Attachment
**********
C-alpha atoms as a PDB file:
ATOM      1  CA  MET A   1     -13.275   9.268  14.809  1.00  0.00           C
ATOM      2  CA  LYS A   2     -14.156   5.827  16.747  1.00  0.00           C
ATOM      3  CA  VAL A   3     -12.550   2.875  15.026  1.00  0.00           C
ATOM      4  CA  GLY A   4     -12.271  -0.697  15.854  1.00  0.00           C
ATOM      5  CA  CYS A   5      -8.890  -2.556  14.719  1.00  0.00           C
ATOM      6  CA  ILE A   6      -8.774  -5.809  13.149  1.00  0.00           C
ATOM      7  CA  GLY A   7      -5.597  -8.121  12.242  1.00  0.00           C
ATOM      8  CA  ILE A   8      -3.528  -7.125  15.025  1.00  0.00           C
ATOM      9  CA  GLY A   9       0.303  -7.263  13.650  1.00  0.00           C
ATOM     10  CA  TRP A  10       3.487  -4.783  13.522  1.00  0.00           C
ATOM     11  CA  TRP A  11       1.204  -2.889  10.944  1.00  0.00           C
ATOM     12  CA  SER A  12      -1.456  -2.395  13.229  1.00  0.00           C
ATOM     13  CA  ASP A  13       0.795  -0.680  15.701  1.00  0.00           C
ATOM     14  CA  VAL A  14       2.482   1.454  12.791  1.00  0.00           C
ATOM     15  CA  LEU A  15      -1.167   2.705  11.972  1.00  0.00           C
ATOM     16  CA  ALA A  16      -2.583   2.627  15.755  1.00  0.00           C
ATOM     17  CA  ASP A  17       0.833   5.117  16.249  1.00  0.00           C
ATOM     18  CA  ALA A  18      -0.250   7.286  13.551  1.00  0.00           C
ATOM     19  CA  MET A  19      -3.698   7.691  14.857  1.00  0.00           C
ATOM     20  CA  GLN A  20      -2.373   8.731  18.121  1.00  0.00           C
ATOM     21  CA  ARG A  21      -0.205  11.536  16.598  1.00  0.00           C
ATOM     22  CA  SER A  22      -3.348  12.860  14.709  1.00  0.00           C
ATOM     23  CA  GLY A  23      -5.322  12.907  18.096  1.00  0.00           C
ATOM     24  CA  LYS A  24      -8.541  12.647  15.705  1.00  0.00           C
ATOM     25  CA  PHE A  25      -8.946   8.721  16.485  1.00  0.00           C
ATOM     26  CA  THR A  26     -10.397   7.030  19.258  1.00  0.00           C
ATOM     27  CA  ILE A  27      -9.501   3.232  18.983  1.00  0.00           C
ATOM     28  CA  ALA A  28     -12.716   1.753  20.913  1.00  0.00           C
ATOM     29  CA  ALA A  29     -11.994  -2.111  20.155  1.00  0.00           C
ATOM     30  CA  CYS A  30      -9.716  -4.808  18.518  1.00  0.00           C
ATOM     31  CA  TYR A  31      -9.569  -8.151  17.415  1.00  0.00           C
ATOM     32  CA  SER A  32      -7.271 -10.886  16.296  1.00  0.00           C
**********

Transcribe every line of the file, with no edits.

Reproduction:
C-alpha atoms as a PDB file:
ATOM      1  CA  MET A   1     -13.275   9.268  14.809  1.00  0.00           C
ATOM      2  CA  LYS A   2     -14.156   5.827  16.747  1.00  0.00           C
ATOM      3  CA  VAL A   3     -12.550   2.875  15.026  1.00  0.00           C
ATOM      4  CA  GLY A   4     -12.271  -0.697  15.854  1.00  0.00           C
ATOM      5  CA  CYS A   5      -8.890  -2.556  14.719  1.00  0.00           C
ATOM      6  CA  ILE A   6      -8.774  -5.809  13.149  1.00  0.00           C
ATOM      7  CA  GLY A   7      -5.597  -8.121  12.242  1.00  0.00           C
ATOM      8  CA  ILE A   8      -3.528  -7.125  15.025  1.00  0.00           C
ATOM      9  CA  GLY A   9       0.303  -7.263  13.650  1.00  0.00           C
ATOM     10  CA  TRP A  10       3.487  -4.783  13.522  1.00  0.00           C
ATOM     11  CA  TRP A  11       1.204  -2.889  10.944  1.00  0.00           C
ATOM     12  CA  SER A  12      -1.456  -2.395  13.229  1.00  0.00           C
ATOM     13  CA  ASP A  13       0.795  -0.680  15.701  1.00  0.00           C
ATOM     14  CA  VAL A  14       2.482   1.454  12.791  1.00  0.00           C
ATOM     15  CA  LEU A  15      -1.167   2.705  11.972  1.00  0.00           C
ATOM     16  CA  ALA A  16      -2.583   2.627  15.755  1.00  0.00           C
ATOM     17  CA  ASP A  17       0.833   5.117  16.249  1.00  0.00           C
ATOM     18  CA  ALA A  18      -0.250   7.286  13.551  1.00  0.00           C
ATOM     19  CA  MET A  19      -3.698   7.691  14.857  1.00  0.00           C
ATOM     20  CA  GLN A  20      -2.373   8.731  18.121  1.00  0.00           C
ATOM     21  CA  ARG A  21      -0.205  11.536  16.598  1.00  0.00           C
ATOM     22  CA  SER A  22      -3.348  12.860  14.709  1.00  0.00           C
ATOM     23  CA  GLY A  23      -5.322  12.907  18.096  1.00  0.00           C
ATOM     24  CA  LYS A  24      -8.541  12.647  15.705  1.00  0.00           C
ATOM     25  CA  PHE A  25      -8.946   8.721  16.485  1.00  0.00           C
ATOM     26  CA  THR A  26     -10.397   7.030  19.258  1.00  0.00           C
ATOM     27  CA  ILE A  27      -9.501   3.232  18.983  1.00  0.00           C
ATOM     28  CA  ALA A  28     -12.716   1.753  20.913  1.00  0.00           C
ATOM     29  CA  ALA A  29     -11.994  -2.111  20.155  1.00  0.00           C
ATOM     30  CA  CYS A  30      -9.716  -4.808  18.518  1.00  0.00           C
ATOM     31  CA  TYR A  31      -9.569  -8.151  17.415  1.00  0.00           C
ATOM     32  CA  SER A  32      -7.271 -10.886  16.296  1.00  0.00           C